Redox Biochemistry

We study biomolecular reactions that convert electrochemical energy into chemical bonds of reduced products. This research advances the development of enzyme-based and microbial-based systems for the production of energy compounds and carriers.

Featured Publications

[FeFe]- and [NiFe]-Hydrogenase Diversity, Mechanism, and MaturationBiochimica et Biophysica Acta - Molecular Cell Research (2015)

[FeFe]-Hydrogenase Oxygen Inactivation Is Initiated by the Modification and Degradation of the H Cluster 2Fe Subcluster, Journal of the American Chemical Society (2015)

View all NREL physical biochemistry publications.

Two side by side images. The left side is an illustration highlighting the paramagnetic properties of redox active cofactors in metallo and flavo- protein with several molecular clusters of yellow, red, blue, grey, and orange spheres attached to grey rods. Surrounding the cluster are five color-coded, glowing areas: purple is labeled Electron-transfer/EPR, red is labeled High-resolution structures/X-ray crystallography, green is labeled Intermediates/Pulse EPR, orange is labeled Catalysis/FTIF, and blue is labeled Mechanisms & Kinetics/Freeze-quench/Stop flow. The lower right shows a PCET reaction of 2 H+ + 2 e- = H2. The right image shows a photo of a Bruker electron paramagnetic resonance spectrometer in a laboratory setting.


To evaluate the paramagnetic properties of redox active cofactors in metallo- and flavoproteins we have a spin resonance facility that houses a Bruker E-500 EPR and a E-580 pulse EPR with closed-cycle, He-cryostats (temperature range >4K), and a fiber optic laser and optical electron paramagnetic resonance (EPR) probes.

A set of three images. On the left is a transient absorption spectrum 3-D graph, showing the effects of Time (ns) and Wavelength (nm); the spectrum looks like a multi-colored rainbow of 3-D mountain peaks, going from highest to lowest: red, orange, yellow, green, blue, and finally purple. In the middles is an illustration of redox active enzymes and proteins showing three clusters of molecules in three color-coded sections: orange is labeled TAS with blue, red, and grey spheres connected to rods and a reaction of NAD(P)H to NAD(P)+; purple is labeled EPR with red and yellow spheres connected to rods and a reaction of 2 Fd(red) to 2 Fd(ox); blue is labeled FTIR with red, yellow, blue, and dark grey spheres connected by rods and a reaction of 4 H+ + 2 e- to 2 H2. On the right is a chart of the infrared spectrum of hydrogenase with Absorbance (x10 to the -2 A.U.) as the y-axis ranging from 0 to 6 and Wavenumber (cm to the -1) as the x-axis and ranging from 2100 to 1800. There are three vertical sections to the chart labeled, from left to right, vCN, vCO Terminal and vCO Bridging, and three horizontal sections labeled OX with blue solid peaks, the tallest in the vCO Terminal section, AP with blue dotted lines leading down from the OX section and grey outlined peaks, the tallest in the vCO Terminal section, and H2 with red dotted lines leading down from the AP section and solid red peaks, the tallest in the vCO Terminal section.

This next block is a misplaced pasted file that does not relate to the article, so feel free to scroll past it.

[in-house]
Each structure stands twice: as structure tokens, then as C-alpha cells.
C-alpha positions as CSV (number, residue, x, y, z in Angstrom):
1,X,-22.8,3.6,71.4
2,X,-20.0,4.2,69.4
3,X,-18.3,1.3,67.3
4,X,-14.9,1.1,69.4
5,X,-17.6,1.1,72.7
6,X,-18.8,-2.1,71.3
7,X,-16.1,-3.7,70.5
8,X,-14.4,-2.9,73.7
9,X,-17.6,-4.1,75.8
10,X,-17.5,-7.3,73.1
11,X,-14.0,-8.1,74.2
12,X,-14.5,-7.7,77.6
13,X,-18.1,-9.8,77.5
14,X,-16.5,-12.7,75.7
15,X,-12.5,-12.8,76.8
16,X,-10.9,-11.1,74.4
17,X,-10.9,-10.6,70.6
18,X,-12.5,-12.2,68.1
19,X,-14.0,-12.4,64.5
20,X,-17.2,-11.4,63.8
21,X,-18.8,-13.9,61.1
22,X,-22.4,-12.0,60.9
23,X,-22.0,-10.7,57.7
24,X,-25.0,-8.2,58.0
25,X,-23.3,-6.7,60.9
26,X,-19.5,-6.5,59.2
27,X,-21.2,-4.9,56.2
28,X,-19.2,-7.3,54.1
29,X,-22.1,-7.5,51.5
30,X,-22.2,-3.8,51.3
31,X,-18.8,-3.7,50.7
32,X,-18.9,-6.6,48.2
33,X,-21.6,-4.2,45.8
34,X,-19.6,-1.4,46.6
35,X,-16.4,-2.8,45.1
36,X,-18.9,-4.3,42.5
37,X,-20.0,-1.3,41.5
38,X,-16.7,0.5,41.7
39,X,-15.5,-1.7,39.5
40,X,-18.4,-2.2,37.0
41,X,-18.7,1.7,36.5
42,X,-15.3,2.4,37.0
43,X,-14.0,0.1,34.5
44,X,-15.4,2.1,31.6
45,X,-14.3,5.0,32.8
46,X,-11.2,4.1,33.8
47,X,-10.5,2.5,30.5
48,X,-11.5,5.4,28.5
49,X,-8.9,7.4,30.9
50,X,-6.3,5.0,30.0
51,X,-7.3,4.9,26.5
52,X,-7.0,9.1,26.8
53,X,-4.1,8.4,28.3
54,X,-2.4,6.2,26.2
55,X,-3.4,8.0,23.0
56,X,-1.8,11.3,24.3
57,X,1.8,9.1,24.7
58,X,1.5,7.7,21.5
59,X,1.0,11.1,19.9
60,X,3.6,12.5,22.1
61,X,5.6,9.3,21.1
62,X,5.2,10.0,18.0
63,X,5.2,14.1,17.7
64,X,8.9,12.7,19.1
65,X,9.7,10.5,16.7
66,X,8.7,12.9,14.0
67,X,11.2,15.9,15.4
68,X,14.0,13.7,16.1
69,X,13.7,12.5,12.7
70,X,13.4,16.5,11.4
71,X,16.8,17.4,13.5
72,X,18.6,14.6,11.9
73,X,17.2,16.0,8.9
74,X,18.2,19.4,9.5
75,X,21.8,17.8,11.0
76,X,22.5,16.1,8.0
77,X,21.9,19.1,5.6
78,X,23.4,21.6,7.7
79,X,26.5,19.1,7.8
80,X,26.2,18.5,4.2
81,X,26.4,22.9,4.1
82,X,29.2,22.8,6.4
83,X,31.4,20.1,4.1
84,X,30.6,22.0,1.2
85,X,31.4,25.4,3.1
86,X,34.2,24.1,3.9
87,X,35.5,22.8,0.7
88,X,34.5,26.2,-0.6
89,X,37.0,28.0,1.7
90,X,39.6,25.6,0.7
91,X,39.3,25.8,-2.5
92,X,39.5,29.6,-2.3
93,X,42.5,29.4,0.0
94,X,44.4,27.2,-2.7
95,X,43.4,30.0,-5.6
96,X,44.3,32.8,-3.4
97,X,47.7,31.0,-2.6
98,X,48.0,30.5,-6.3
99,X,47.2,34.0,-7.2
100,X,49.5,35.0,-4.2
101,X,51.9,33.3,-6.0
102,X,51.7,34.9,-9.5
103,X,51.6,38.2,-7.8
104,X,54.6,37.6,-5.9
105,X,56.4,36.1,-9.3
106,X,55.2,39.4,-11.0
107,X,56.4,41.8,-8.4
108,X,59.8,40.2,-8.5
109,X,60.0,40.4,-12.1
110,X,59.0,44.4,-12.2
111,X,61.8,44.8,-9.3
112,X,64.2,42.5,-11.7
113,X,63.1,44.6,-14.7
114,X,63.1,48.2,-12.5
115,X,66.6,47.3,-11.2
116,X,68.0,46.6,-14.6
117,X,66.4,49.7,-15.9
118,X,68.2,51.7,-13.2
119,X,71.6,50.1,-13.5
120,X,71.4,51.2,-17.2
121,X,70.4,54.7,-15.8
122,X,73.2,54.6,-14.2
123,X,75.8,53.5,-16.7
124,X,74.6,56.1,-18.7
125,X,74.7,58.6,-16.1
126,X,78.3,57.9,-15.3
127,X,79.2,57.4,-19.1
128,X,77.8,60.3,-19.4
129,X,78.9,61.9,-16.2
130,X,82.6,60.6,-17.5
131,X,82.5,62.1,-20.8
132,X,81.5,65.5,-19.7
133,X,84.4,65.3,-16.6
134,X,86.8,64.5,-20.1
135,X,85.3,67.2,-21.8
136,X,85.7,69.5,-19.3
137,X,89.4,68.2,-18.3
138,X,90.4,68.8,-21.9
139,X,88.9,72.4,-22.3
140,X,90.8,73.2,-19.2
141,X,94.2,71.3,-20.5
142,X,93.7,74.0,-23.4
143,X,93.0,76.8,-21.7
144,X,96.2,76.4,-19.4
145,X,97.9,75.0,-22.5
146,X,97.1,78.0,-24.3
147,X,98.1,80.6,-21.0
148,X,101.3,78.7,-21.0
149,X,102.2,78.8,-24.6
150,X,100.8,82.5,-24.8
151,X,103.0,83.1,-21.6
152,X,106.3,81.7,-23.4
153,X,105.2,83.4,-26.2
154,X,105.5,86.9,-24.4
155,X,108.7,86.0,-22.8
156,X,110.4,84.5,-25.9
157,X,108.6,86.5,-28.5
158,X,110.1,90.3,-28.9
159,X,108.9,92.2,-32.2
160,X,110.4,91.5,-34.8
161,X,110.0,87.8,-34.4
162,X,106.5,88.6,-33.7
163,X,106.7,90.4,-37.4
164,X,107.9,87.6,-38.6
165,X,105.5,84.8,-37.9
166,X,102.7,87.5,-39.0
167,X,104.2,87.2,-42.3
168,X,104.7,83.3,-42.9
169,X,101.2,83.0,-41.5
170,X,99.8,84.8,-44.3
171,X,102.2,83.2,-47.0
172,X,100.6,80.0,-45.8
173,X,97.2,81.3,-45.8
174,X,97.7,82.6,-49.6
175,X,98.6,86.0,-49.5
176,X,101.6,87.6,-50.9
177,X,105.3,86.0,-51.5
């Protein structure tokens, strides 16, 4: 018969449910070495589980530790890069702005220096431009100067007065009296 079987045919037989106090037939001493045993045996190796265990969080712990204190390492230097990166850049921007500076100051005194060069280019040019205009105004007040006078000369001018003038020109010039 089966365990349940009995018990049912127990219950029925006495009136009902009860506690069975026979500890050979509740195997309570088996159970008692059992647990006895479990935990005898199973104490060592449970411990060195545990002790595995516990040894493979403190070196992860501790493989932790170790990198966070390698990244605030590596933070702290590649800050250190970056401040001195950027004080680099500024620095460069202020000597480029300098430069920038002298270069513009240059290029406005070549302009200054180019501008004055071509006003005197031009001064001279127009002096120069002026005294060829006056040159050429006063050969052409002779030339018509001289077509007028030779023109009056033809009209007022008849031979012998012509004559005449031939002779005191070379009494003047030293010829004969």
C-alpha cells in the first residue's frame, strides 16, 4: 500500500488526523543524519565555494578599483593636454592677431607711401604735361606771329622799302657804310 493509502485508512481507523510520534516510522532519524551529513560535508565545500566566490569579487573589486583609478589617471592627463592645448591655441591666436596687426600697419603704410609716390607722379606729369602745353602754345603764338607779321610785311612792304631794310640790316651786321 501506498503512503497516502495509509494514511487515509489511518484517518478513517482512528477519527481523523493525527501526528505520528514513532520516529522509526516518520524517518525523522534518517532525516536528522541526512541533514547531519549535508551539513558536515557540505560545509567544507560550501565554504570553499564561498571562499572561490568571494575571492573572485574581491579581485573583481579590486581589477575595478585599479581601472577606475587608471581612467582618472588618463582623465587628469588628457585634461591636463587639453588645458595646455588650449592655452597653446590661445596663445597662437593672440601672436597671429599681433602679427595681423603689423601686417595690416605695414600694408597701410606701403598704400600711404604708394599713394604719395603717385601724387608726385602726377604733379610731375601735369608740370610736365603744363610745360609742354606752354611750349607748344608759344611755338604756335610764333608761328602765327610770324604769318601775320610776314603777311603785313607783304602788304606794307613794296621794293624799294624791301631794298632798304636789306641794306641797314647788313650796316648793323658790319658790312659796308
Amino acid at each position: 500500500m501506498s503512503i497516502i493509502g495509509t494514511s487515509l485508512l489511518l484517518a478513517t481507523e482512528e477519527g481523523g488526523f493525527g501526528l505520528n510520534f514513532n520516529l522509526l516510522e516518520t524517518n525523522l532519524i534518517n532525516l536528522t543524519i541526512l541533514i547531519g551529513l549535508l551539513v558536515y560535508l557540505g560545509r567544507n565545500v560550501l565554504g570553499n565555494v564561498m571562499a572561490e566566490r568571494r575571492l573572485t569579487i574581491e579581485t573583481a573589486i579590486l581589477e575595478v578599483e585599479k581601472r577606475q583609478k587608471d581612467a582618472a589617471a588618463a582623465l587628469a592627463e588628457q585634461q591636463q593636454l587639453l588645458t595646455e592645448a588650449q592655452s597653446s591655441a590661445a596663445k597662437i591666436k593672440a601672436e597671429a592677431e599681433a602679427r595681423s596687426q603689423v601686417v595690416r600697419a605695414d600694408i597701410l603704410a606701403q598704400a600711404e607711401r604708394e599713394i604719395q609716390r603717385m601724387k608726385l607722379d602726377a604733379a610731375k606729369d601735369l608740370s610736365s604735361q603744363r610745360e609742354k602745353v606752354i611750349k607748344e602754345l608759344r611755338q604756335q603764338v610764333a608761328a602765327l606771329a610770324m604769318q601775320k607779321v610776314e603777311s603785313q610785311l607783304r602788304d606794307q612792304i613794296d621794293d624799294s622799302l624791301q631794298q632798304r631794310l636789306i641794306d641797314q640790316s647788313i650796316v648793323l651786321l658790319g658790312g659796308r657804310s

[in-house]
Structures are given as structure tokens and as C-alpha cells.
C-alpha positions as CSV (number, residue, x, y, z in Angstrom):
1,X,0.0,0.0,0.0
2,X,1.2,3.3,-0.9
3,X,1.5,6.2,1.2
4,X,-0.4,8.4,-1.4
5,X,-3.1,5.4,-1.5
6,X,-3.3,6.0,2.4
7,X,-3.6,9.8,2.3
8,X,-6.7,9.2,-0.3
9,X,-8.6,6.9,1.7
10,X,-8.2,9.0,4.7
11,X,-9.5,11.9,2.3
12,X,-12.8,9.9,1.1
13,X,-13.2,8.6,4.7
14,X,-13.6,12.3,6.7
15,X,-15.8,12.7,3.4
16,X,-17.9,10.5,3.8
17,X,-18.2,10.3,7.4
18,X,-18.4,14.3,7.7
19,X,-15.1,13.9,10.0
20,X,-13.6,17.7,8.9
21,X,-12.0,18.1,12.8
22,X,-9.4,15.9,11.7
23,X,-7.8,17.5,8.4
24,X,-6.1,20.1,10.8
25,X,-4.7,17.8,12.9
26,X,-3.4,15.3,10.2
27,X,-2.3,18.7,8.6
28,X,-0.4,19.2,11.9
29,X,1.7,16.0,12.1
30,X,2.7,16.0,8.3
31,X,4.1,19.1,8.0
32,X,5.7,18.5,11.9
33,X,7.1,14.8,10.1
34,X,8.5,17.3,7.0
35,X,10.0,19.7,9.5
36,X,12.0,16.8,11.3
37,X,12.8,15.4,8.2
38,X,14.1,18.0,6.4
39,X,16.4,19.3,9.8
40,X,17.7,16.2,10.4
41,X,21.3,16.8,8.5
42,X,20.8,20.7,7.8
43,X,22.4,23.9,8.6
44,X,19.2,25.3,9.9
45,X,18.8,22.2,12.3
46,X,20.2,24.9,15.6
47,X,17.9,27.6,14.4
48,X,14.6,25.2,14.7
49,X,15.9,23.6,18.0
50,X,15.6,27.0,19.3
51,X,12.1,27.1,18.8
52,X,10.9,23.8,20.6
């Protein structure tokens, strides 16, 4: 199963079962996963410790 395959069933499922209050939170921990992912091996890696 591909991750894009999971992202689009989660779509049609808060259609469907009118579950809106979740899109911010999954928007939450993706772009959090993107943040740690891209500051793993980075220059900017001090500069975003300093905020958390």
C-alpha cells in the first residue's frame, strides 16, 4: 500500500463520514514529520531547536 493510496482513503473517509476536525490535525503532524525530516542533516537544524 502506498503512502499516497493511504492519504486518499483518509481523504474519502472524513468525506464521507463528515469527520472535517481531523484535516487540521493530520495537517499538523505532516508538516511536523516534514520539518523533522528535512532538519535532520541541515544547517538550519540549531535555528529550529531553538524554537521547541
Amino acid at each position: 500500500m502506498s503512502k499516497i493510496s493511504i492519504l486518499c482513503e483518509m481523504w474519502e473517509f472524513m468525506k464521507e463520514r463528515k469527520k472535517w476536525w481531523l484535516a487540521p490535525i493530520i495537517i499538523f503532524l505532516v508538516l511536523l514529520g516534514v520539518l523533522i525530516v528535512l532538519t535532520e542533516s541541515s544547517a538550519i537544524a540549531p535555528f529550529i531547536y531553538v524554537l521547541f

Optical Spectroscopy

Our capabilities include a range of infrared, mid-infrared, and ultrafast transient absorption (UV/visible) spectrometers that facilitate the study of very fast electron transfer events in a variety of redox active cofactors.